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Godwin, Earl of Wessex

From Academic Kids

Godwin (sometimes Godwine) (c.1001 - April 15, 1053), was one of the most powerful lords in England under the Danish king Canute the Great and his successors. Canute made him the first Earl of Wessex. Godwin was the father of Harold II and of Edith of Wessex, wife of Edward the Confessor.

Biography

Godwin was a seventh generation descendant of King Ethelred of Wessex, the elder brother of Alfred the Great. His descendants were passed over in the royal succession, but became prominent nobles in the kingdom. Godwin's father was Wulfnoth Cild (c.983-1015) who was Thegn of Sussex. Wulfnoth led a section of the royal fleet into piracy and as a consequence had his lands forfeited, and was exiled. It was left to his young son, Godwin, to improve the family fortunes after his father's death in 1014.

Godwin was a major supporter of Edmund Ironside, the son of King Aethelred the Unready. While Edmund was in rebellion against his father, Canute and his army invaded England. Edmund was killed, along with many of his supporters, but Godwin survived and pledged his loyalty to Canute. He became one of Canute's advisors, and accompanied him to Denmark to suppress a rebellion there. In 1022 he married Thyra Sveinsdóttir, Canute's sister. She died soon afterwards, but Godwin continued to gain prestige and in 1023 he was the most powerful earl in England.

Godwin married again to another Danish noblewoman, Gytha Thorkelsdóttir, granddaughter of the legendary Viking Styrbjörn Starke and great-granddaughter to Harold Bluetooth. The marriage resulted in the birth of many children:

  1. Sweyn Godwinson, Earl of Mercia (c. 1025-1052). At some point he declared himself an illegitimate son of Canute the Great but this is considered to be a false claim.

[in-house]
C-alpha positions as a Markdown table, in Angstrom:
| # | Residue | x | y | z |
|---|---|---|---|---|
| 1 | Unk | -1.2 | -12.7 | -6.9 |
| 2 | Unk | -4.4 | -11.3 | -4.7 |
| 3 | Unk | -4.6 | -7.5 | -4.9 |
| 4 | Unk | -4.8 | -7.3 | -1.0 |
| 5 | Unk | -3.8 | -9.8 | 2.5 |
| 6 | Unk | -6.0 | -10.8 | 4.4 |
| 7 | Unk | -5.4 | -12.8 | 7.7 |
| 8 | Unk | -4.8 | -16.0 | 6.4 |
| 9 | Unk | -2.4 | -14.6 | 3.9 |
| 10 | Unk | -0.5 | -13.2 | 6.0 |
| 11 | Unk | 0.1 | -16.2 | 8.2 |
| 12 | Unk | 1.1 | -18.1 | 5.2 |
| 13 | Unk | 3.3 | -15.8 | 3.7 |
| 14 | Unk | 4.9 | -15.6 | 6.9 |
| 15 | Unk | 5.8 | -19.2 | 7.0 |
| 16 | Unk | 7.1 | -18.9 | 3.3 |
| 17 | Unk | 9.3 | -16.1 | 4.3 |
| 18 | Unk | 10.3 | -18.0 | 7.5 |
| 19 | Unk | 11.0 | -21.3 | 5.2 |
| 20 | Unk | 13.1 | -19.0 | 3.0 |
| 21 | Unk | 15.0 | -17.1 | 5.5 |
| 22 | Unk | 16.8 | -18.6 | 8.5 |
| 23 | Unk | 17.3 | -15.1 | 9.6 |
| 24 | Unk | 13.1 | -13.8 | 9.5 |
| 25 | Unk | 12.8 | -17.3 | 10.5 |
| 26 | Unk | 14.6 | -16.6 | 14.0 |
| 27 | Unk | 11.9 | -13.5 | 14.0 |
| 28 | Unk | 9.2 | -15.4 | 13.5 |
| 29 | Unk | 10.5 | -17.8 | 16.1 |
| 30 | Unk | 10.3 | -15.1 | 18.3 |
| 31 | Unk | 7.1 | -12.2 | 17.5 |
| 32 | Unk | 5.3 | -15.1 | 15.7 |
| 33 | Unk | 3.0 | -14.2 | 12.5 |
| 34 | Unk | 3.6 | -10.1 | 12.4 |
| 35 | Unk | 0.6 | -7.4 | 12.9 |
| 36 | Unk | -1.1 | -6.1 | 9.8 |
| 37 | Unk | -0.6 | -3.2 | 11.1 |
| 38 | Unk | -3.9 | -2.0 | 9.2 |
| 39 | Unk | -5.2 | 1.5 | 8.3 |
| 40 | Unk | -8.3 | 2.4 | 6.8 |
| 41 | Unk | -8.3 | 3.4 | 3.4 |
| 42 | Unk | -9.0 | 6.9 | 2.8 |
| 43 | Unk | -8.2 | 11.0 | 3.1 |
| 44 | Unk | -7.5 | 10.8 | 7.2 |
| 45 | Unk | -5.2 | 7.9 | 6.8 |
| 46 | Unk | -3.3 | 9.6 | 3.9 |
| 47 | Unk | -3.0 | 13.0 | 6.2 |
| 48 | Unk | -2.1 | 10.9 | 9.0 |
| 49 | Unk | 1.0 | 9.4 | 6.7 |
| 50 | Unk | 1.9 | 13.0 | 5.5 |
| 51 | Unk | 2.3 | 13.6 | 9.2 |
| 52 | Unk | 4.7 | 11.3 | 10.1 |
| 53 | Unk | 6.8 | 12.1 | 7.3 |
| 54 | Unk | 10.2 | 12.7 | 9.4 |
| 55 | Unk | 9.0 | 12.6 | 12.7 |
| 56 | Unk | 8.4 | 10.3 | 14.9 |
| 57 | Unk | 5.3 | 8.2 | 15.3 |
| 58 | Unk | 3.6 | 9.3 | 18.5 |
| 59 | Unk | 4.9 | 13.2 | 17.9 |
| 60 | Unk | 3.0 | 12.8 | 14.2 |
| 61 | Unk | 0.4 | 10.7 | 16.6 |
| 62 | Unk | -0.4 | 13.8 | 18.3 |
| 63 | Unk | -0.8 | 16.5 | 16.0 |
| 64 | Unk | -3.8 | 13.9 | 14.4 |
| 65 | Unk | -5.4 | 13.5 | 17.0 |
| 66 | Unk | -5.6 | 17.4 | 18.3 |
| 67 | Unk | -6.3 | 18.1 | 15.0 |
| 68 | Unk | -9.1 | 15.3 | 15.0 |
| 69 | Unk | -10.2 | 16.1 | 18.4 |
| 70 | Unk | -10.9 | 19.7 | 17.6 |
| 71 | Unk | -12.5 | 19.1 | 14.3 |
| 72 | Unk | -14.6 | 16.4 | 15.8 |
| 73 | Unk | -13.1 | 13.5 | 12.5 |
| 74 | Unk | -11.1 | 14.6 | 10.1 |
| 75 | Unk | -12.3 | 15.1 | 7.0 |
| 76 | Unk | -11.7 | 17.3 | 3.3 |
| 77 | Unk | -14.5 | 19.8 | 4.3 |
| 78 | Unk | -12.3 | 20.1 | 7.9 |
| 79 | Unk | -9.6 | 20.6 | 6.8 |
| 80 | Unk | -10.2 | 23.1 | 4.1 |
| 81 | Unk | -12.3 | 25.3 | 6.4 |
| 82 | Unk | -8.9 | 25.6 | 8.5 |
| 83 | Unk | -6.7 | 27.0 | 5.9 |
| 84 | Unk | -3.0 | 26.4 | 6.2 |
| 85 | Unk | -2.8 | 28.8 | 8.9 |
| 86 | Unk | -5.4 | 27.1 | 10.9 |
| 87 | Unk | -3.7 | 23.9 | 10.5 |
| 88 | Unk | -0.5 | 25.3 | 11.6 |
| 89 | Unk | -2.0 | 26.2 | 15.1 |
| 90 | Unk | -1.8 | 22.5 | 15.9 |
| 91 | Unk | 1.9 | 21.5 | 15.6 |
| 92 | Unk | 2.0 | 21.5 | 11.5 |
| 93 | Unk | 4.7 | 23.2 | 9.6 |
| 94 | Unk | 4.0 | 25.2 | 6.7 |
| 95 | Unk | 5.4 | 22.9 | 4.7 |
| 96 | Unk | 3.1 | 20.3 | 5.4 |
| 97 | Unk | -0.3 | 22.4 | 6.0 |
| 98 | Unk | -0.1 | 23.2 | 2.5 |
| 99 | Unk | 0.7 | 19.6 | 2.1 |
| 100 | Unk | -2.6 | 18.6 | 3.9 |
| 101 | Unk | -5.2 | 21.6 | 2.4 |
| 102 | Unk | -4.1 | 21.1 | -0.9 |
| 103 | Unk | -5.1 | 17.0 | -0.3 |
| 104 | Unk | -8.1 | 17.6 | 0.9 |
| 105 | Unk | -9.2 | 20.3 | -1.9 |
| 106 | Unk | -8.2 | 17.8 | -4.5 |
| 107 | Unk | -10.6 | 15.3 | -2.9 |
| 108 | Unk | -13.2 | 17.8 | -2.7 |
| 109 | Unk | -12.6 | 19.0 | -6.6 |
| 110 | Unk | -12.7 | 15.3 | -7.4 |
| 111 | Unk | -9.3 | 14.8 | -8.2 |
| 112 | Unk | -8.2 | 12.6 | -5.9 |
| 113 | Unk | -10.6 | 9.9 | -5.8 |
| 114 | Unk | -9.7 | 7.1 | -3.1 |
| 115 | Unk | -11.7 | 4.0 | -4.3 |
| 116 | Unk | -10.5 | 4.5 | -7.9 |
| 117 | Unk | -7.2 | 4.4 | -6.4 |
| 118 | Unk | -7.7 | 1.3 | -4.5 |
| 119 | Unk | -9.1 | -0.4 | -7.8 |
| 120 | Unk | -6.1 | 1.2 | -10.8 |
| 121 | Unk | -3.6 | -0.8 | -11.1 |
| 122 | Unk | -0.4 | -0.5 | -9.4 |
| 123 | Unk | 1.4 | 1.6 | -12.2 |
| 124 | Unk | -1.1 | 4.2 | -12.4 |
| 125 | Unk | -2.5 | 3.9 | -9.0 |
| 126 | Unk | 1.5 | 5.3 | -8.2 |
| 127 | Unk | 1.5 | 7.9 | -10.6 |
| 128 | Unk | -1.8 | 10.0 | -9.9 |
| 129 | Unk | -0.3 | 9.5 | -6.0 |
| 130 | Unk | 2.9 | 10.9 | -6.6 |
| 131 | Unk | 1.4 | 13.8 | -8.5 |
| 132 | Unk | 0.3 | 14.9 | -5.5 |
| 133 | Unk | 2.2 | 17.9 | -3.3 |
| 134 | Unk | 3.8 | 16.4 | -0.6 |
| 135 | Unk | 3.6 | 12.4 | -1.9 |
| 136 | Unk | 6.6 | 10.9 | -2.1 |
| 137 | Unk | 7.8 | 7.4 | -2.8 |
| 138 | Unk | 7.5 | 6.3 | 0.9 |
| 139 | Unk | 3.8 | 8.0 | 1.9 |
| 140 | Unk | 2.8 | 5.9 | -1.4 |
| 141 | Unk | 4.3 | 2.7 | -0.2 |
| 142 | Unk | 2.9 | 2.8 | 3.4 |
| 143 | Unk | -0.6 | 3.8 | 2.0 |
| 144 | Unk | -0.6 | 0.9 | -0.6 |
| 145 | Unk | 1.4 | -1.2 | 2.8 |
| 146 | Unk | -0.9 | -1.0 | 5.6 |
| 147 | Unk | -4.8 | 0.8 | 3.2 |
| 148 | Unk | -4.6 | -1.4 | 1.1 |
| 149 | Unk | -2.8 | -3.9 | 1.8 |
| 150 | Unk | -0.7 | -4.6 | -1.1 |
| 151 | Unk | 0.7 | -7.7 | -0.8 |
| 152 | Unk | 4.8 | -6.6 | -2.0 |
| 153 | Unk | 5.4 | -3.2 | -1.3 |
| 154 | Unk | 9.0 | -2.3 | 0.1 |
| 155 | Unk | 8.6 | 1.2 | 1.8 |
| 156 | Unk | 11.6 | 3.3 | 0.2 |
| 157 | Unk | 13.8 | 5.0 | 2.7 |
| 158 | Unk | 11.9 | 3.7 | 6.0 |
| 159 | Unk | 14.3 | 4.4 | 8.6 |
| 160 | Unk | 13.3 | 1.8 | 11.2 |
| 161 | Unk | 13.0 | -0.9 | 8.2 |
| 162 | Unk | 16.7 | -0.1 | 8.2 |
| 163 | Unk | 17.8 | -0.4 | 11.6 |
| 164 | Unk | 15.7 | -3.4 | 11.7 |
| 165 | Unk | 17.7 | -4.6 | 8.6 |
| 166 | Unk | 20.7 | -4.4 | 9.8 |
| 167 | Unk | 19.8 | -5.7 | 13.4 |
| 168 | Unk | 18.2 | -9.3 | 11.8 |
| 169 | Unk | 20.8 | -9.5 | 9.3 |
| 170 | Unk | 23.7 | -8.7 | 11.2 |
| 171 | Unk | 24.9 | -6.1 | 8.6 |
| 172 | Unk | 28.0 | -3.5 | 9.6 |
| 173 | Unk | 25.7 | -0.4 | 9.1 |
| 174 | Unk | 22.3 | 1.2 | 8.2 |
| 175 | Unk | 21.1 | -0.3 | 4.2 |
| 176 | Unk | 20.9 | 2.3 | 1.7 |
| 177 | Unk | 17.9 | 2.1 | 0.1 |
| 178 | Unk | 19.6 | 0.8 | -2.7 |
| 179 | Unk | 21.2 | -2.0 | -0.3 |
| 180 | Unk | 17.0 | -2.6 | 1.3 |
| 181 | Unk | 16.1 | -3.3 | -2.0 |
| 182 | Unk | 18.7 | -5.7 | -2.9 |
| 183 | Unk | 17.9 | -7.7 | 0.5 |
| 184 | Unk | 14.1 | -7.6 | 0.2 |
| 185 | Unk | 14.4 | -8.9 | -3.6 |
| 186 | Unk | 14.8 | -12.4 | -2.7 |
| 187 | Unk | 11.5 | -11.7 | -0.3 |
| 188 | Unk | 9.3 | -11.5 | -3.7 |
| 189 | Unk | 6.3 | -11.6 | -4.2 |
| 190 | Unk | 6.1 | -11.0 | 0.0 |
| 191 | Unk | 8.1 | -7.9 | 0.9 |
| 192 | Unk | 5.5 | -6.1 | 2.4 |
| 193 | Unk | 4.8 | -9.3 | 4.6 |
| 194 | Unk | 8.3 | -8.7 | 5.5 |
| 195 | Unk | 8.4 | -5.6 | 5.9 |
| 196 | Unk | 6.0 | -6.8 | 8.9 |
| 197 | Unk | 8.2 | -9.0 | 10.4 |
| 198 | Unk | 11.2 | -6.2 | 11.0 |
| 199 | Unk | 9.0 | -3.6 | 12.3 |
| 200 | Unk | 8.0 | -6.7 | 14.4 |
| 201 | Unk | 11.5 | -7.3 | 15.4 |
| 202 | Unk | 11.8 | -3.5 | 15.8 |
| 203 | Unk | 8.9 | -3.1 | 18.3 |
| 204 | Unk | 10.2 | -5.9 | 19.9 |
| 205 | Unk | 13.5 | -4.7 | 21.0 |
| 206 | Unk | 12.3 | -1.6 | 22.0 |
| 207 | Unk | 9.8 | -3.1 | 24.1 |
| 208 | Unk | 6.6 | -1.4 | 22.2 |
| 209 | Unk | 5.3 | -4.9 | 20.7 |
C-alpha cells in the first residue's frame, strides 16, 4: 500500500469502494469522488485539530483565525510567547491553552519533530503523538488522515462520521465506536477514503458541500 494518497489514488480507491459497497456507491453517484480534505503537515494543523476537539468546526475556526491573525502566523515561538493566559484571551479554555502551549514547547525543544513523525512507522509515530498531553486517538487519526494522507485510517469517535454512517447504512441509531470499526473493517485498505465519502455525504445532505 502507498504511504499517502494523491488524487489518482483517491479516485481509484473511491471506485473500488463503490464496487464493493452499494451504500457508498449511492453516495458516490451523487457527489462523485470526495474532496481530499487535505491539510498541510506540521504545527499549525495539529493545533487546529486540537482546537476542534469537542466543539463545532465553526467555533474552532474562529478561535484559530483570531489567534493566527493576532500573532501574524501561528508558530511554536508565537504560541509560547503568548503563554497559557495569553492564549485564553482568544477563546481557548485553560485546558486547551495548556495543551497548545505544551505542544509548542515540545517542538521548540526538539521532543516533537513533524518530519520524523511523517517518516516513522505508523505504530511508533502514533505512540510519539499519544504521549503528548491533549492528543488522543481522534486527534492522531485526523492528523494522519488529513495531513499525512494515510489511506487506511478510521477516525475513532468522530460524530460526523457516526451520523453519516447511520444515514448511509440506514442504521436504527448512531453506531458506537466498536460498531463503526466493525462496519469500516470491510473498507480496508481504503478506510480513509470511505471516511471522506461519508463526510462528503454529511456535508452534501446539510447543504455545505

2. Harold II of England (c. 1025-October 14, 1066)
  3. Tostig Godwinson, Earl of Northumbria (c. 1026-September 25, 1066).
  4. Edith of Wessex, (c. 1030-December 19, 1075), queen consort of Edward the Confessor
  5. Gyrth Godwinson (c. 1030-October 14, 1066)
  6. Gunhilda of Wessex, a nun (c. 1035-1080)
  7. Ælfgifu of Wessex (c.1035)
  8. Leofwine Godwinson, Earl of Kent (c. 1035-October 14, 1066)
  9. Wulfnoth Godwinson (c.1040)

On November 12, 1035, Canute died. His kingdoms were divided among three rival rulers. Harold Harefoot, illegitimate son by Aelgifu of Northampton, usurped the throne of England. Harthacanute, legitimate son by Emma of Normandy, reigned in Denmark. Norway rebelled under Magnus the Noble. On 1037, the throne of England was reportedly claimed by Alfred of Wessex, son of Emma of Normandy and Ethelred the Unready and half-brother of Harthacanute. Godwin is reported to have either captured Alfred himself or to have deceived him by pretending to be his ally and then surrendering him to the forces of Harold Harefoot. Either way Alfred was blinded and soon died.

On March 17, 1040, Harold Harefoot died and Godwin supported the accession of Harthacanute to the throne of England. When Harthacanute himself died (June 8, 1042), Godwin supported the claim of his half-brother Edward the Confessor to the throne. Edward was another son of Emma and Ethelred, having spent most of the previous thirty years in Normandy. His reign restored the native royal house of Wessex to the throne of England. Despite his alleged responsibility for the death of Edward's brother Alfred, Godwin secured the marriage of his daughter Edith (Eadgyth) to Edward in 1045. Godwin soon became the leader of opposition to growing Norman influence as Edward drew advisors, nobles and priests from his former place of refuge.

Exiled from the kingdom in September 1051 for refusing to punish the people of Dover for a violent clash with the visiting Eustace II, Count of Boulogne, Godwin returned the following year with an armed force, compelling Edward to restore his earldom.

On April 15, 1053, Godwin died. His son Harold succeeded him as Earl of Wessex, an area then covering roughly the southernmost third of England. Harold later succeeded Edward the Confessor and became King of England in his own right.

Sources

  • Mason, Emma. House of Godwine: The History of Dynasty
  • Stenton, F.M. Anglo-Saxon England (Oxford History of England), 2001
  • Walker, Ian. Harold: The Last Anglo-Saxon King, 1997


Preceded by:
New creation
Earl of Wessex
Succeeded by:
Harold II
Preceded by:
New Creation
Earl of Kent
1020-1053
Succeeded by:
Leofwine Godwinson

Template:End box

External links

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de:Godwin von Wessex

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